Nobless­ner Foundry

  • #Estonia
  • #Tallinn
  • #public
  • #conversion
  • #heritage
  • #industrial
  • #culture
  • #exhibition
  • #steel

Location

Peetri 10, Tallinn, Estonia

Area

5800 m2

Status

Completed 2019

Client

Noblessner Arendus

Architecture

Margit Aule, Toomas Adrikorn and Laura Ojala

Interior architecture

studio ARGUS

Photography

Martin Dremljuga and Martin Siplane

Awards

  • 2020 - Heritage Award of Tallinn

  • 2019 - Recognition of the Estonian National Heritage Board for an ‘Outstandingly restored monument’

The Noblessner shipyard on the seashore in Kalamaja, Tallinn, was established in 1912 and initially it built submarines for the navy of the Russian Empire. During the nearly one hundred years that followed, the area was used by a number of ship repair and shipbuilding companies under different names. A large part of the historical environment of the shipyard has survived and is now in use as part of modern city space.

The territory of the former shipyard has evolved into a contemporary urban estate that combines the old and the new, featuring new-built apartment houses next to restaurants, business spaces and cultural institutions operating in historical buildings. There are 18 protected heritage buildings on the territory. The biggest of them is the Foundry, completed in 1914, the largest room of which was used as a shipbuilding workshop. The metal foundry itself was actually accommodated in the smaller, rear part of the building. By the new spatial programme, the building is divided between an interactive virtual reality centre and rooms for holding events.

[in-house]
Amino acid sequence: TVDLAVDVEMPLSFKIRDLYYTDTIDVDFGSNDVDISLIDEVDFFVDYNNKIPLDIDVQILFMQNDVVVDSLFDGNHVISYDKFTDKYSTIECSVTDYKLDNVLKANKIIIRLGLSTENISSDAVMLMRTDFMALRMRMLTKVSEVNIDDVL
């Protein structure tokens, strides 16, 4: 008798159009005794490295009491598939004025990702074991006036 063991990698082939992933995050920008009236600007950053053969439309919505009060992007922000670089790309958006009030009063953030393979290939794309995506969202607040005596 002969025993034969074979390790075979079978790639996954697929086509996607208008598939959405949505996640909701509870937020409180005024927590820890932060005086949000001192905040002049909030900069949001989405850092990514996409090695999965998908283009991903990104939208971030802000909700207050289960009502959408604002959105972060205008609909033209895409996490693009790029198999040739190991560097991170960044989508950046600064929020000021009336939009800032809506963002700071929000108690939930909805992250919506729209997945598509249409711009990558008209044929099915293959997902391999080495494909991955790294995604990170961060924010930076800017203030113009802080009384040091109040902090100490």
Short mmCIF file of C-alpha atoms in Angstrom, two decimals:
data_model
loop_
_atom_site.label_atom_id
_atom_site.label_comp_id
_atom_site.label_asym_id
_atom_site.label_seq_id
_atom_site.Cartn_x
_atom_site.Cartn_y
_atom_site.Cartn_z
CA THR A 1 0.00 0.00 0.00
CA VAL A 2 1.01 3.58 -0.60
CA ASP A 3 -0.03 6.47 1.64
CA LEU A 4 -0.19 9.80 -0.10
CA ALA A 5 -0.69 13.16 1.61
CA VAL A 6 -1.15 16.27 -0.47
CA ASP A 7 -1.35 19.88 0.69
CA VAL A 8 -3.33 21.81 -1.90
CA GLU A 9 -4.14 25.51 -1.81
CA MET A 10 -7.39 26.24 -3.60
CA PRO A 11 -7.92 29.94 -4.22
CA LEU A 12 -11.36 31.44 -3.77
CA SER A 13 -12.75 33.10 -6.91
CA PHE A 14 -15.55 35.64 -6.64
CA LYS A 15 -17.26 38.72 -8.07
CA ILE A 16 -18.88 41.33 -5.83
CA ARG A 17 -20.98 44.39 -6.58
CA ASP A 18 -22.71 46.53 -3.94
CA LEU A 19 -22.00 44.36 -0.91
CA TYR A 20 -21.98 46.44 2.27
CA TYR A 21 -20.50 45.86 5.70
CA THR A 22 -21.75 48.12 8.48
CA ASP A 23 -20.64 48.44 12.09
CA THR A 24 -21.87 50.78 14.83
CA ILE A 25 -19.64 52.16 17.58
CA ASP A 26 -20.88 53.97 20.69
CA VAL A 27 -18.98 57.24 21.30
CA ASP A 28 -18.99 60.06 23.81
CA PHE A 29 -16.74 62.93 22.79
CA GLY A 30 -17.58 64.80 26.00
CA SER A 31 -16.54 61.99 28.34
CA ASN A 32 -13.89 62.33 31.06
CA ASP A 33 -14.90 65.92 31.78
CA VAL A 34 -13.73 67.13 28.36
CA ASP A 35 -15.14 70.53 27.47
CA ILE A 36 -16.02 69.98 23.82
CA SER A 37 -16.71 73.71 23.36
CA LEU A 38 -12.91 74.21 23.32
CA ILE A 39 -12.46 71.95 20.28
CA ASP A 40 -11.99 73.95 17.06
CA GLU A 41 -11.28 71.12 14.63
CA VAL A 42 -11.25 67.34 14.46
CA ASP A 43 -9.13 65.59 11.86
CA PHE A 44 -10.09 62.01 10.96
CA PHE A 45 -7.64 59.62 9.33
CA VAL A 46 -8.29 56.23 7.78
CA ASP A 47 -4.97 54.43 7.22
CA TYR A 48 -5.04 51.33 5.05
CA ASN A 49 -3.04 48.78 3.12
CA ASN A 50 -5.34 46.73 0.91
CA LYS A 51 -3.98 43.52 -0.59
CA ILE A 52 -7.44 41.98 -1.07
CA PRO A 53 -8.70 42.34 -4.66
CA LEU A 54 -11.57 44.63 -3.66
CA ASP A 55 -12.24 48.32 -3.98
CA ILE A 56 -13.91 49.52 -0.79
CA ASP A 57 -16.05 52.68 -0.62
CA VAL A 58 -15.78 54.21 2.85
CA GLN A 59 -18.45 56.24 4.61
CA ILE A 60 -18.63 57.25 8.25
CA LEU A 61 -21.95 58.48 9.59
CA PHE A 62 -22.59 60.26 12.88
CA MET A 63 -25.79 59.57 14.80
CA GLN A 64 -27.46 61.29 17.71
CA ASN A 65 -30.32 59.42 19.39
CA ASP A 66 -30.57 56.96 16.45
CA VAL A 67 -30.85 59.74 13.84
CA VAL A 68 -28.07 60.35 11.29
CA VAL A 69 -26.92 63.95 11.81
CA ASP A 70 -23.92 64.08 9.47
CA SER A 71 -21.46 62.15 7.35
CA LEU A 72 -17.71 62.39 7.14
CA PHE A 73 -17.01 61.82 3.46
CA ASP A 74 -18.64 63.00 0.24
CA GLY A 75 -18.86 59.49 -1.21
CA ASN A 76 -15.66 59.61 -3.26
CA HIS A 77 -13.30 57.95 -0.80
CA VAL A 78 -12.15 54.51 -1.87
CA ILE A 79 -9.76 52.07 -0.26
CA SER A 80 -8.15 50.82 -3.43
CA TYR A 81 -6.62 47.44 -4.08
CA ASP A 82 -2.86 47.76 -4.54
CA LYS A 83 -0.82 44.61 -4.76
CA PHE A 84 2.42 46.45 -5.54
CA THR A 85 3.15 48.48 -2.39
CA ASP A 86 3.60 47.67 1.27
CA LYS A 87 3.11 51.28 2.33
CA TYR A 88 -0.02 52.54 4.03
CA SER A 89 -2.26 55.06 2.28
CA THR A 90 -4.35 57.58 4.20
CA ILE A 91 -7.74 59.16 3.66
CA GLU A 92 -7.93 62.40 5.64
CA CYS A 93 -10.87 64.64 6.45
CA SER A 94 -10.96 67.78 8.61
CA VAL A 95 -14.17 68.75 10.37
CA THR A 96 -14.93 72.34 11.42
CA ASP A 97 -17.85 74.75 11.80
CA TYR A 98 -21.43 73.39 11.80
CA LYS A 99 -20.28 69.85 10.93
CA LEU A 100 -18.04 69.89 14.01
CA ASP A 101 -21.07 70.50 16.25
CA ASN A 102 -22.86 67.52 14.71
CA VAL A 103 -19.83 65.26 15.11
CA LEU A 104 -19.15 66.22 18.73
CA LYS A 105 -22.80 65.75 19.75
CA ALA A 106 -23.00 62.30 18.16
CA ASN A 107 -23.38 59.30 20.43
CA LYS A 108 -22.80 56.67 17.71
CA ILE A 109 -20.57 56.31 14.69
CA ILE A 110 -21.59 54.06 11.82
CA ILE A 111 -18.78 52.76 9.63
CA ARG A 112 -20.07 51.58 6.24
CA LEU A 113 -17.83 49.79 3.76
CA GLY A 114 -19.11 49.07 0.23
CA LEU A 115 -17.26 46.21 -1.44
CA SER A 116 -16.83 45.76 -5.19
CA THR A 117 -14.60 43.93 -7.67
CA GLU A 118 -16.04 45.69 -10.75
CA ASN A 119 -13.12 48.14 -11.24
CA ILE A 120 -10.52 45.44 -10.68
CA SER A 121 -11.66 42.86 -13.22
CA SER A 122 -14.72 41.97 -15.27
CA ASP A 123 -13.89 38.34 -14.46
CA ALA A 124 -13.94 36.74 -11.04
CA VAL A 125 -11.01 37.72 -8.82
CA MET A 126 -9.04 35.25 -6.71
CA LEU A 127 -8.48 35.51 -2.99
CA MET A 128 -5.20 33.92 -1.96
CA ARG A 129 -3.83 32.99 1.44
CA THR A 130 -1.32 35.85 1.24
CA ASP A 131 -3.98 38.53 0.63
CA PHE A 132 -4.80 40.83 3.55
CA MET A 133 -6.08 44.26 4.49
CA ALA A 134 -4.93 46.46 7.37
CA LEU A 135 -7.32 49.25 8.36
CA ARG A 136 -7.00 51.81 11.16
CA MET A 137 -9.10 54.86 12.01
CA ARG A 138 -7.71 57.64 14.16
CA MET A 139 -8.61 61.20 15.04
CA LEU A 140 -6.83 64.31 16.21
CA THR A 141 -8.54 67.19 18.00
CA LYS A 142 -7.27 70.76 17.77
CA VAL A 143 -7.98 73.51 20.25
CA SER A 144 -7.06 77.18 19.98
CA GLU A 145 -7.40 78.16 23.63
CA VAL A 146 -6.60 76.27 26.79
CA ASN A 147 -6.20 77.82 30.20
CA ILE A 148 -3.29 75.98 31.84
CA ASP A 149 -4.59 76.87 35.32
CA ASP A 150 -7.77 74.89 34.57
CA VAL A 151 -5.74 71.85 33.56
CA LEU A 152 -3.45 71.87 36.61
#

In the centre of the building, there is a 16‑metre-high hall, flanked on both sides by lower volumes, which gives the building a basilican form. Perpendicularly, the building is divided into two volumes, of which the south-eastern part, i.e. the former foundry, is a little lower than the other. The load-bearing structures, including the ceiling structures, are monolithic reinforced concrete frame, and the wall in between is built of hollow reinforced concrete blocks.

The renovation design for the complex, which occupies 5800 m², is based on the history of the building and the location. Interventions have been minimal: for both halls, the general impression of space is of central importance and to preserve it, only a few new additions have been introduced. As much of the historical as possible has also been preserved in the ancillary rooms. Auxiliary functions, like kitchens and toilets, have been placed in separate boxes within the large rooms. The stairs have modern steel railings to distinguish them from the historical parts. The aesthetics of the added elements and new volumes builds on the industrial heritage of the environment but is clearly distinguishable from the historical. The delicate approach has enabled to preserve the industrial vibes of the building, and the new additions blend well with the historical elements as a result of the choice of materials and simple designs.

‘The deep, multilayered and synergic rebirth of the Noblessner area has become possible as a result of the good cooperation between the client, the visionaries, heritage conservationists, architects, engineers and builders. It would be difficult to single out any of them but a particularly perfect performance in the tango of restoring a monument was delivered by the architects, builders and active visionaries of the Peetri 10 and Peetri 12 buildings.’

Monika Eensalu

Architectural Historian

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